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Department of Theatre and Dance

  • A half-eaten red apple on the left with the words "Sideway Stories from Wayside School" imprinted on the flesh of the apple.  The apple sits on a classroom desk and a chalkboard is in the background.

Sideways Stories from Wayside School | October 6-14, 2023

Reserve Tickets

There’s an early October treat in store for Columbia’s young audiences, as the USC Theatre Program will present a live stage version of Louis Sachar’s beloved book series, Sideways Stories from Wayside School, October 6-14 at Drayton Hall Theatre.  

Special show times are 7pm Thursdays and Fridays, 11am and 3pm on Saturdays and 3pm on the first Sunday.  Admission is $15 for students, $20 for USC faculty/staff, military, and seniors 60+, and $22 for the public. Tickets may be purchased online at Drayton Hall Theatre is located at 1214 College St.  

Things are always a bit wonky at the 30-story Wayside Elementary – the building’s only one classroom wide, for starters, and its 19th floor has mysteriously ceased to exist. It’s in mean Mrs. Gorf’s top-floor class, however, where things have gone completely sideways. Known for punishing students by magically turning them into apples, she finds herself the victim of her own spell and soon becomes lunch for a hungry, passing teacher!  Adapted by John Olive and incorporating stories from the best-selling children’s books, Sideways Stories from Wayside School is a wild, wacky adventure full of fun and surprises, with some valuable lessons to share along the way.

Guest artist Ilene Fins is directing the production.  A veteran director, actor, and teacher, Fins has a long history of work in the children’s theatre realm, with many years of experience teaching and directing at Seattle Children’s Theatre and Harrison School for the Arts, a performing arts high school in Florida. Fins is currently a Professor of Theatre at Midlands Technical College.

“It's this absurd look at life in an elementary school,” Fins says about the show’s zany plot. But ultimately, she adds, the story contains messages about inclusion and embracing diversity. “All the child characters in the play have special traits, divergent ways of thinking or behaving, that can make them feel like outsiders. But at Wayside School, it's all part of the magic and the love. If you're a little wonky here, you belong.”

The USC Theatre Program has a decades-long history of producing plays in a variety of genres and styles, from the heightened language plays of Shakespeare to contemporary stories from modern playwrights. Professor Peter Duffy, who heads the M.A.T. in Teaching Theatre degree track at the university, says offering a show specifically for young audiences fits perfectly with the theatre program’s mission.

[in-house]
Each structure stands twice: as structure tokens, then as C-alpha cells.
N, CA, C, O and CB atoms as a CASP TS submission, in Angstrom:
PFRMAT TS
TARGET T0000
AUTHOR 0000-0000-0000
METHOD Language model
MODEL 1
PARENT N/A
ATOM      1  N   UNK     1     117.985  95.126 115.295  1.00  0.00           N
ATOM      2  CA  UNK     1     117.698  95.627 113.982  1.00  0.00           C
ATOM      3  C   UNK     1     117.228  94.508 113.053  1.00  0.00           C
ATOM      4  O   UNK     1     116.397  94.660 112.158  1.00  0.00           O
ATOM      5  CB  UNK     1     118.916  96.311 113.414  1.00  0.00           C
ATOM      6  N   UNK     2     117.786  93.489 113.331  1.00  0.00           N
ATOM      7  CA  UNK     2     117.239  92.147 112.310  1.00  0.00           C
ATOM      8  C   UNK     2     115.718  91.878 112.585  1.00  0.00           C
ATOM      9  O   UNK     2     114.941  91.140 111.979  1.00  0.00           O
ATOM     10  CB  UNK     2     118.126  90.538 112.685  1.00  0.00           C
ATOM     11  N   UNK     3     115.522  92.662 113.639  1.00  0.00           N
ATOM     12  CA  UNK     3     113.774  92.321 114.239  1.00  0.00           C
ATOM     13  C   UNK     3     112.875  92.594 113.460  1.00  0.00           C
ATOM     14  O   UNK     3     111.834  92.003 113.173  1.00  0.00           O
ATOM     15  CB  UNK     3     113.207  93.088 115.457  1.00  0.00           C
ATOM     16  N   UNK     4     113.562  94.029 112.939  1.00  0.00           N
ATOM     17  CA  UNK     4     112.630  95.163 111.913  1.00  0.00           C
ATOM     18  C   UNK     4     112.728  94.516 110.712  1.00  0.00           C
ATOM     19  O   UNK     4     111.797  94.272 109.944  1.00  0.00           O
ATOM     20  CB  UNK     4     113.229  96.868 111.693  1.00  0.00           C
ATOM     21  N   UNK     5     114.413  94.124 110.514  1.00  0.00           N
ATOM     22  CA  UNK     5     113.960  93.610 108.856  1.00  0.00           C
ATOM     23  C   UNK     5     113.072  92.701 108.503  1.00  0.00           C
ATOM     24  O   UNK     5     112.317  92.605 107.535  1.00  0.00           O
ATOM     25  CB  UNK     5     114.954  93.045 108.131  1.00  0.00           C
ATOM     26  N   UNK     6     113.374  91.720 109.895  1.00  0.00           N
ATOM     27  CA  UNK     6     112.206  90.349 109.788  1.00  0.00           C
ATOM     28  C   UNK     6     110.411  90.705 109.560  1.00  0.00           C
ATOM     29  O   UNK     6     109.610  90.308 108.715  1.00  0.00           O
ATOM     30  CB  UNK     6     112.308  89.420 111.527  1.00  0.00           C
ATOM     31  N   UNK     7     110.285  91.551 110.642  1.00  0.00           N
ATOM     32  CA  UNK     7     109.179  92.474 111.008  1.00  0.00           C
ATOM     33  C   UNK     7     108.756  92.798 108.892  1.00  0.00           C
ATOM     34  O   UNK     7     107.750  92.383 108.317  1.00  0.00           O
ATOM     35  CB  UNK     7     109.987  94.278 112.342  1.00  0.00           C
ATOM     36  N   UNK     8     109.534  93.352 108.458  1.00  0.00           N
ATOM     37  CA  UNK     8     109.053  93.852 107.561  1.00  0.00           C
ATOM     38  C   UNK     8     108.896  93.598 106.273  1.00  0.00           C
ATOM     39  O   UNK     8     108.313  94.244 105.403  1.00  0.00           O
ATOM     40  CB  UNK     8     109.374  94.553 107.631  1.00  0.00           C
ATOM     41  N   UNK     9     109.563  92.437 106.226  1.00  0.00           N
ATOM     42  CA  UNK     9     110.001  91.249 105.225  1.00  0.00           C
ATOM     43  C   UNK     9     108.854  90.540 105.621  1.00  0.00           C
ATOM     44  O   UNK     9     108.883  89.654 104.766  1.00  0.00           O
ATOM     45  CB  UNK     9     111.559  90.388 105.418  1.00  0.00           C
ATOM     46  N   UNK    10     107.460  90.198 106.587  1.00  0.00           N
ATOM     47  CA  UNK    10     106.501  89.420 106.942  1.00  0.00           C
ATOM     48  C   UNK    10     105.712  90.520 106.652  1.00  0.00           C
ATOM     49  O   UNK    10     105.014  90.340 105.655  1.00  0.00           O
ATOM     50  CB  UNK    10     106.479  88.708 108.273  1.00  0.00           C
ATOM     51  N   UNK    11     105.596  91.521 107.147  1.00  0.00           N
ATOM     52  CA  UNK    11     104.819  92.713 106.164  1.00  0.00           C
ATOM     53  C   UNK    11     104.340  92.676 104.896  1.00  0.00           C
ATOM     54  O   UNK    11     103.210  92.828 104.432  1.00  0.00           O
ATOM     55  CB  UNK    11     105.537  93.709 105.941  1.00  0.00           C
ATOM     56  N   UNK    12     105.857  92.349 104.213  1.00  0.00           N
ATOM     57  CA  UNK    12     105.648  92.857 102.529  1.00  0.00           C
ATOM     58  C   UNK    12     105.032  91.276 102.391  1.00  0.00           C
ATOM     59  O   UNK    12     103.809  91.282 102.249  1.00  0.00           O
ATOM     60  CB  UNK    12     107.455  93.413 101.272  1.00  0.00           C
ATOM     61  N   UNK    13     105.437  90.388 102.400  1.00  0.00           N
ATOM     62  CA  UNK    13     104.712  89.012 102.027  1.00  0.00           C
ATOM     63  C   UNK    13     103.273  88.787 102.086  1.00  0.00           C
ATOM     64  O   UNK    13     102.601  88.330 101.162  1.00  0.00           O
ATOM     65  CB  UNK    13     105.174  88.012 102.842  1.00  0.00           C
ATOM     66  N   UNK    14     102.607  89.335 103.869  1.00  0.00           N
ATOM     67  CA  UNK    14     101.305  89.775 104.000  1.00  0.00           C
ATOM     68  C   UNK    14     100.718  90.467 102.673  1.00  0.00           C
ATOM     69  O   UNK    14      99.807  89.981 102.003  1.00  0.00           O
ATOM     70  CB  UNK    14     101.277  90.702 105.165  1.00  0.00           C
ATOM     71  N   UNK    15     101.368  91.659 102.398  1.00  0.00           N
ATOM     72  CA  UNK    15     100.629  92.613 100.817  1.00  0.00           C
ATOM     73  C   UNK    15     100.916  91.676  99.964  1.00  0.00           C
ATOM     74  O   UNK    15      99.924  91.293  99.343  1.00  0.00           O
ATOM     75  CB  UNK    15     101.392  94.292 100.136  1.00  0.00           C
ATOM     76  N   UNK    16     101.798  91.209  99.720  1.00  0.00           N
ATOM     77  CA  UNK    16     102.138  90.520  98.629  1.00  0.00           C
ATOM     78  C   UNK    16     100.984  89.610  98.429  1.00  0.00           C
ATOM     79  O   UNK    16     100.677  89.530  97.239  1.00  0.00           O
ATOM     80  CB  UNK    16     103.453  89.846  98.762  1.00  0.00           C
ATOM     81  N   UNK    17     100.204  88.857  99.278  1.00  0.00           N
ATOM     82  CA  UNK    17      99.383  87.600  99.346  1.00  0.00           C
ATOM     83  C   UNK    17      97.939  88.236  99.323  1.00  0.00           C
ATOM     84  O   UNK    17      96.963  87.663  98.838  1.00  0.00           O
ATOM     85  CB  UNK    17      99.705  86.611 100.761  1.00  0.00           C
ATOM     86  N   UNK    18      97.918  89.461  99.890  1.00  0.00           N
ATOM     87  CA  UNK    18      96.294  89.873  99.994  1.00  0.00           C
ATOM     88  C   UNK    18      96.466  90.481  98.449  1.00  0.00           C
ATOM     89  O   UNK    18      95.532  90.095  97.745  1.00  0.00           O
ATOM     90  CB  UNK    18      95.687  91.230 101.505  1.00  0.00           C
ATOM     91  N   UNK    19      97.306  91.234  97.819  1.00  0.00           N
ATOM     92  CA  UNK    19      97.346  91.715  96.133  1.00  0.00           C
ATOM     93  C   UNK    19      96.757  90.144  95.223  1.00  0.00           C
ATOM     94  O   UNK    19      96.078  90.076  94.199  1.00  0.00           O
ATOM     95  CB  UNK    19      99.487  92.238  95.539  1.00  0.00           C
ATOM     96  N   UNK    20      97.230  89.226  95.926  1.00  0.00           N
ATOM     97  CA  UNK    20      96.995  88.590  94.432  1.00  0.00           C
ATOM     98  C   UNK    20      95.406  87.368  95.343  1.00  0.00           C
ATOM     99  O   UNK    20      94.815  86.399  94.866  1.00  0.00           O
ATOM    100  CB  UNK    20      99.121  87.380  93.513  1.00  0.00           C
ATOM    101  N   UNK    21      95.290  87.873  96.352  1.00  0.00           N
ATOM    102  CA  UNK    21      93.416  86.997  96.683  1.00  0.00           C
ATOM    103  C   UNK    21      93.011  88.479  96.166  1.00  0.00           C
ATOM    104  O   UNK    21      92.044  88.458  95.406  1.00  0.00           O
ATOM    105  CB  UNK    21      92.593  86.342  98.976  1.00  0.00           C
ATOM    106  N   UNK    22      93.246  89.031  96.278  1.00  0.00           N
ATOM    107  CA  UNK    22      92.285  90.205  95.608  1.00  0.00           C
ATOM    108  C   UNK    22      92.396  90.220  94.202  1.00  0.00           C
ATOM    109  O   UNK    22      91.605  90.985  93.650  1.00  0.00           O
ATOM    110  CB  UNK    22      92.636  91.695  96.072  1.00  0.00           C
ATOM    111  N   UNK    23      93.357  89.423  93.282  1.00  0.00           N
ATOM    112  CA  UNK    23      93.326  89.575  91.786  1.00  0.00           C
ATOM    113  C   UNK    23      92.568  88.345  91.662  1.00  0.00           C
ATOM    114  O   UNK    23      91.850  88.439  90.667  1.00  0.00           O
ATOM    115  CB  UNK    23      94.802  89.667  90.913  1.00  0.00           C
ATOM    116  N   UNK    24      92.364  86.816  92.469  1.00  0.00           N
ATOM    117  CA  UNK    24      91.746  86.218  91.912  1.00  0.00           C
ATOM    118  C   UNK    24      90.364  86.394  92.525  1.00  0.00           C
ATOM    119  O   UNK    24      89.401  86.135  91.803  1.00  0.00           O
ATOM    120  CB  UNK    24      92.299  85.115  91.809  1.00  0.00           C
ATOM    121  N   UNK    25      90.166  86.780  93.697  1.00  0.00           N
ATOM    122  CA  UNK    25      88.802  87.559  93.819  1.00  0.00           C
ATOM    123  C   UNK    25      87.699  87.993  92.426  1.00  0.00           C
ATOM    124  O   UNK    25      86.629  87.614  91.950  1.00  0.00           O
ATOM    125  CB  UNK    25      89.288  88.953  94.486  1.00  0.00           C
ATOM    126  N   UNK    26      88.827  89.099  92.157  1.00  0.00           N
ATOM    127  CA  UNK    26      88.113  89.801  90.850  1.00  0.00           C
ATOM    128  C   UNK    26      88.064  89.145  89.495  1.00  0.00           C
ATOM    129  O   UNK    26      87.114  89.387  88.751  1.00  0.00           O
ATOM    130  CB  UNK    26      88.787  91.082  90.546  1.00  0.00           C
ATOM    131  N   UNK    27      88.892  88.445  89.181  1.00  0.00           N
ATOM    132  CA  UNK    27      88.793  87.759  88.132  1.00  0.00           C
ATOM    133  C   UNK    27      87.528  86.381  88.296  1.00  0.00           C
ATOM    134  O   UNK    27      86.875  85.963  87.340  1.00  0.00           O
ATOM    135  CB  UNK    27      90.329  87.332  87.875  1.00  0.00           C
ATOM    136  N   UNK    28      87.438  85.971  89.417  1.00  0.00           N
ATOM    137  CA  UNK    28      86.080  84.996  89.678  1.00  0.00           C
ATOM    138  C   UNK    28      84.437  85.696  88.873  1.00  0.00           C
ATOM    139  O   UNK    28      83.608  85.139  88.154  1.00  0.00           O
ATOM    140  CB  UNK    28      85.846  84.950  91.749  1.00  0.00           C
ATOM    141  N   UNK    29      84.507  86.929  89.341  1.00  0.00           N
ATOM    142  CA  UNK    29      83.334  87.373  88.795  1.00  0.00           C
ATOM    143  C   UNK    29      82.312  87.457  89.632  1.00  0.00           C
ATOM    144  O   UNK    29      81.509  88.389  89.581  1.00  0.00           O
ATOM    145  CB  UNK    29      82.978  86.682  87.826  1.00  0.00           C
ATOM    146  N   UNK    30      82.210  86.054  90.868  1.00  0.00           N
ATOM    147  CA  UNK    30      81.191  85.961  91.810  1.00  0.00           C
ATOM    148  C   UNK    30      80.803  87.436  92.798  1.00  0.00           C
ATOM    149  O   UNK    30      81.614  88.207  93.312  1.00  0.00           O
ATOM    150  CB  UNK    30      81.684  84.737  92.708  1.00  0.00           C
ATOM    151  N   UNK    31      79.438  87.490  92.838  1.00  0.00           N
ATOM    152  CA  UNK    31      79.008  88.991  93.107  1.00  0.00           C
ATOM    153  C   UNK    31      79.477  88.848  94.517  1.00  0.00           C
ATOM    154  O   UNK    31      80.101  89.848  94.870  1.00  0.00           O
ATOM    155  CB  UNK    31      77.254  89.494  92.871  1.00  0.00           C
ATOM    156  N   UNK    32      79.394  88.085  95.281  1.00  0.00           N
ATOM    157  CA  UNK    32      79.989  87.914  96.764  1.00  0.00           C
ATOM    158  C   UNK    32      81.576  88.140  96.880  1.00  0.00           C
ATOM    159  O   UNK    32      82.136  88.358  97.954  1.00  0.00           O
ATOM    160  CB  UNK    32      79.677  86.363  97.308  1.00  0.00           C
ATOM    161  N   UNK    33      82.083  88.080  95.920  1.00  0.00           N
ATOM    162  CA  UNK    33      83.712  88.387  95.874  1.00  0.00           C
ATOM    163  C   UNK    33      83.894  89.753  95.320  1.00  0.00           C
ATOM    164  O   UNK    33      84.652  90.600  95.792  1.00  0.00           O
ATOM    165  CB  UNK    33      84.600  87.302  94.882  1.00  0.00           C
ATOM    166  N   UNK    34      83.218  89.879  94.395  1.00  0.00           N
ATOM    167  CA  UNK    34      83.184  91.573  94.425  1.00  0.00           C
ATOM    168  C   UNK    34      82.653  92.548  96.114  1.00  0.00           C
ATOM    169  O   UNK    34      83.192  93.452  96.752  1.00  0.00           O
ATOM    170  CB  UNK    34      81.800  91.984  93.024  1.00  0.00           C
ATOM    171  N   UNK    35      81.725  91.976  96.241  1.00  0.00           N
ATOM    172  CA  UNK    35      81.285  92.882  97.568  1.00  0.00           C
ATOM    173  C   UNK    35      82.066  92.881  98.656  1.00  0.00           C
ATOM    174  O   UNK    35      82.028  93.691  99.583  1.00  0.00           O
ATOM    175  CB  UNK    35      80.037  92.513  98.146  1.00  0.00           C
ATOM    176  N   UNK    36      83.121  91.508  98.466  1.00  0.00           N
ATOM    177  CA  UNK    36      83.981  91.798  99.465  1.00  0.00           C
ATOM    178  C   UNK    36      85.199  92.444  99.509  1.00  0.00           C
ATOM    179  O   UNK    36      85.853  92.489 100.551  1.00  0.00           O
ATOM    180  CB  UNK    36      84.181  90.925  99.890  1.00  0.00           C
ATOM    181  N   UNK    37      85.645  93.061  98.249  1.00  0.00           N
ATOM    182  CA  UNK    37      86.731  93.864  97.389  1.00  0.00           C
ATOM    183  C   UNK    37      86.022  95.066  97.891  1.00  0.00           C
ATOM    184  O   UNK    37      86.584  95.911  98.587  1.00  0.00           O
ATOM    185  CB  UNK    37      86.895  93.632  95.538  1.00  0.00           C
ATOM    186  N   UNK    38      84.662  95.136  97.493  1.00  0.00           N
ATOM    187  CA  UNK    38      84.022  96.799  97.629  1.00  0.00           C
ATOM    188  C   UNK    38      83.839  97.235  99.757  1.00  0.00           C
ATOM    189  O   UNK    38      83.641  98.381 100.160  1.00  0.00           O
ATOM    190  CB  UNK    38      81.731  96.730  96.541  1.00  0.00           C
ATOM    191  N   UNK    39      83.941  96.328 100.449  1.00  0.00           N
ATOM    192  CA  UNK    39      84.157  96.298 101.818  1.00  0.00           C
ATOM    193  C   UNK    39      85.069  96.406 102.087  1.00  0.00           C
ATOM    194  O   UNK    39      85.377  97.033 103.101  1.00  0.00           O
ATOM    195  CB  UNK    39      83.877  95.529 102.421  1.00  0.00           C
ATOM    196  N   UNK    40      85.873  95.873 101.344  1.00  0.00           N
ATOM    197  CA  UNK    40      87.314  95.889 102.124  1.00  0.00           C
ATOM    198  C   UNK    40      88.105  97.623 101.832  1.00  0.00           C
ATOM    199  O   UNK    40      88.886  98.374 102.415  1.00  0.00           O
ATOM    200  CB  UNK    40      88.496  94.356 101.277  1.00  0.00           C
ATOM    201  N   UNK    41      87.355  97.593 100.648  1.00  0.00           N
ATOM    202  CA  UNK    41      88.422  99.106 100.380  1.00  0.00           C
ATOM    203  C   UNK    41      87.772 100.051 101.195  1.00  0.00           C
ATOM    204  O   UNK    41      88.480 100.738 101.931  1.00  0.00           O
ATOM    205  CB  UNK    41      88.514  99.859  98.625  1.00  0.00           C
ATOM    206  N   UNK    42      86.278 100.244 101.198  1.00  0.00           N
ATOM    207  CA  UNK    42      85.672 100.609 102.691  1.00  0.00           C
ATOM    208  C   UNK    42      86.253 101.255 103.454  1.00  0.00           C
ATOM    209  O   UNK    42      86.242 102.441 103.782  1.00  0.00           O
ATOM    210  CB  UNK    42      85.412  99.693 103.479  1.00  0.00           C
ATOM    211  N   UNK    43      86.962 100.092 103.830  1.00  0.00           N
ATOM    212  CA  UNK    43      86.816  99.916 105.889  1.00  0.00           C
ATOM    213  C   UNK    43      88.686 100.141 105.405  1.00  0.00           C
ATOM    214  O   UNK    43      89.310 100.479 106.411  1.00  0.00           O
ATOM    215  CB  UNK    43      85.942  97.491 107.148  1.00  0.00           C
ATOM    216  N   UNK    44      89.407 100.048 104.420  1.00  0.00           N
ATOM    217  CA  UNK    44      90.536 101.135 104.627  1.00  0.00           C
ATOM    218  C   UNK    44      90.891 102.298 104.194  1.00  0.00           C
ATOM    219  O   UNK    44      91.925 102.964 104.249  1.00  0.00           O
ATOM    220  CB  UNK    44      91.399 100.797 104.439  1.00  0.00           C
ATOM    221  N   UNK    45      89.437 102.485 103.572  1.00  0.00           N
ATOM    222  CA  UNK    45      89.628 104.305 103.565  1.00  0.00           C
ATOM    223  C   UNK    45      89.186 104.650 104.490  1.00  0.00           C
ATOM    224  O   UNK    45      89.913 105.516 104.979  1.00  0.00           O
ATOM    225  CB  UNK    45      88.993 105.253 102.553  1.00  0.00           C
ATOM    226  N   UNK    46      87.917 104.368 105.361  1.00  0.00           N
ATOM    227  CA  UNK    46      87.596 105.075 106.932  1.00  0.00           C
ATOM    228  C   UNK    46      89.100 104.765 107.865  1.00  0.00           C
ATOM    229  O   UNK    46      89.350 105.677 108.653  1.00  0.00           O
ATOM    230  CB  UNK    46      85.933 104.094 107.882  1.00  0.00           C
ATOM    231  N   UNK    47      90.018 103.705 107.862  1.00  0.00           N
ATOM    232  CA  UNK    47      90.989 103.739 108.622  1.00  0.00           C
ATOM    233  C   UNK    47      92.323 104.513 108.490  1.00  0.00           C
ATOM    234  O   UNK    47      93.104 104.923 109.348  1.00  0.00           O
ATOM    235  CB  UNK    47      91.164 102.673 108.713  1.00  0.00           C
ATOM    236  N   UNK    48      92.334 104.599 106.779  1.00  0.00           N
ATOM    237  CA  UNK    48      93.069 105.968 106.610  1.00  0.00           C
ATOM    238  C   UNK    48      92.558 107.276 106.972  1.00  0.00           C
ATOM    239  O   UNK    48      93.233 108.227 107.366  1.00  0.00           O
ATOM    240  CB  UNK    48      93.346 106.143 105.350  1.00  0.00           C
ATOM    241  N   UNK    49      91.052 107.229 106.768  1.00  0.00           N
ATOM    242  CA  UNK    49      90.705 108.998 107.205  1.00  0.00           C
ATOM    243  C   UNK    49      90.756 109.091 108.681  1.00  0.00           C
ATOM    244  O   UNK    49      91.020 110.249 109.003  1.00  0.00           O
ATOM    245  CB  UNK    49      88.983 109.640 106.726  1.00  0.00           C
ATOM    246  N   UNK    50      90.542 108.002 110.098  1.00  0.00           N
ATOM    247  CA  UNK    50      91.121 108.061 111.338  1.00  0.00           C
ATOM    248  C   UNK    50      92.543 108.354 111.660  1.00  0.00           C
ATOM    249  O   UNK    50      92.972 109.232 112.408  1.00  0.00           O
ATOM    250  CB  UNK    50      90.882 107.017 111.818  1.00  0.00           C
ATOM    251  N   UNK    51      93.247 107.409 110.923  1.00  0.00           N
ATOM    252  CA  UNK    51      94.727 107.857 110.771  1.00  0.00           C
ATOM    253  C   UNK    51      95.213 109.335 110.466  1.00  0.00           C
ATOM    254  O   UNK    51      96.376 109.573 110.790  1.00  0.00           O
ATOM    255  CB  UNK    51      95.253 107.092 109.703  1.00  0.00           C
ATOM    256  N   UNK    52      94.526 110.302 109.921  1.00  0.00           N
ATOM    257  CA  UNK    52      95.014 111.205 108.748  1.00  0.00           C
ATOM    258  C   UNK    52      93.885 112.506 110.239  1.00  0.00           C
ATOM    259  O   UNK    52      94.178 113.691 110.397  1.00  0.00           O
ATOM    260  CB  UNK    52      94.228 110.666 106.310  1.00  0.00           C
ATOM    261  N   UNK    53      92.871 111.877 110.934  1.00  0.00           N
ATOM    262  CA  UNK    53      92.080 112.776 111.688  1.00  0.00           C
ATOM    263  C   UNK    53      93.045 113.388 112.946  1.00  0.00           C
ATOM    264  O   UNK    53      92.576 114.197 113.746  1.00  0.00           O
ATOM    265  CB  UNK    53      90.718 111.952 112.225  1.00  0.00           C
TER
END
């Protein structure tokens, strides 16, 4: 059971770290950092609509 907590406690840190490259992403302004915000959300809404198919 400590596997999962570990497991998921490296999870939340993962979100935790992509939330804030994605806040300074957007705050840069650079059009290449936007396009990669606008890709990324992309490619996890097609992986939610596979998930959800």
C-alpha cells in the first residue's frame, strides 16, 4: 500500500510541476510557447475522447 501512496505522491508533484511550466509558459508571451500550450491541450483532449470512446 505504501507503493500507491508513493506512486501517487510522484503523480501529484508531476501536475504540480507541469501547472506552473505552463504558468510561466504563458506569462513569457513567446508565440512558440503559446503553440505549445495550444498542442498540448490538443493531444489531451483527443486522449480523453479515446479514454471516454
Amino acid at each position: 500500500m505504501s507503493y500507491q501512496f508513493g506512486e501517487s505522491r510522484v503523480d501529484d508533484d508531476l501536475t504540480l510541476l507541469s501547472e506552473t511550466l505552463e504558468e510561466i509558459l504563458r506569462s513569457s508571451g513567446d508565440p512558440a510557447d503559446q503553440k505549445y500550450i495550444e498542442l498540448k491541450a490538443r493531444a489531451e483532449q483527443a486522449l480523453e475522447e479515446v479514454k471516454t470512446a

“A lot of young actors get their start working in theatre for youth, so this is great opportunity to get them on-the-job training,” he says. “The worlds that you get to create and live in [in children’s theatre] are so imaginative and otherworldly. It’s an incredible chance to dig into their craft – for designers to create elaborate worlds and for actors to inhabit big characters, yet still convey truth in these imaginary circumstances.”

The benefits are just as rewarding for the community, he says. “There are a lot of interesting studies that have shown that exposure to theatre helps kids’ connection to creativity and imagination, and there is even some work around emerging literacy skills that are connected to theatre. It’s also an incredible thing for families to be able to enjoy together.”

“Doing a play for young audiences is a brilliant way to remind us what the value of theater is, but also open the door to youngsters to be able to see what's possible and what storytelling can look like in lots of ways,” Duffy adds. “So much storytelling now is two-dimensional through a handheld device or on a screen. To be able to be in a three-dimensional space, to share a story with a family, is a pretty unique thing to do. And there aren't a lot of opportunities to do that.”

Fins concurs.  “Theatre for young audiences is, to me, the most important theatre because this is what builds the audiences of tomorrow.”  

Cast in the production are undergraduate students Eliza Dojan, Cameron Eubanks, Lavender Grant, Sunni Greene, Paul Hommel, Vaibhav Kishore, Rowland Marshall, Phillip Parker, Asher Thompson, Olivia Wamai and Kennedy Williams.  Designers for the show are graduate students Ruihan Liu (scenic), Andrew Burns (costume) and Lorna Young (lighting), with guest artist Danielle Wilson creating the sound design. Guest artist Joseph Boyd, an alum of the USC dance program, is choreographer for the production.

It all adds up to a special offering that will provide audiences of multiple generations a chance to share the pure fun and magic of theatre together, she says. “You'll have a blast. It’s an unexpected story that will take you into a world that is flipped on its head. You've got to experience it to believe it.”

For more information on Sideways Stories from Wayside School or the theatre program at the University of South Carolina, contact Kevin Bush by phone at 803-777-9353 or via email at  





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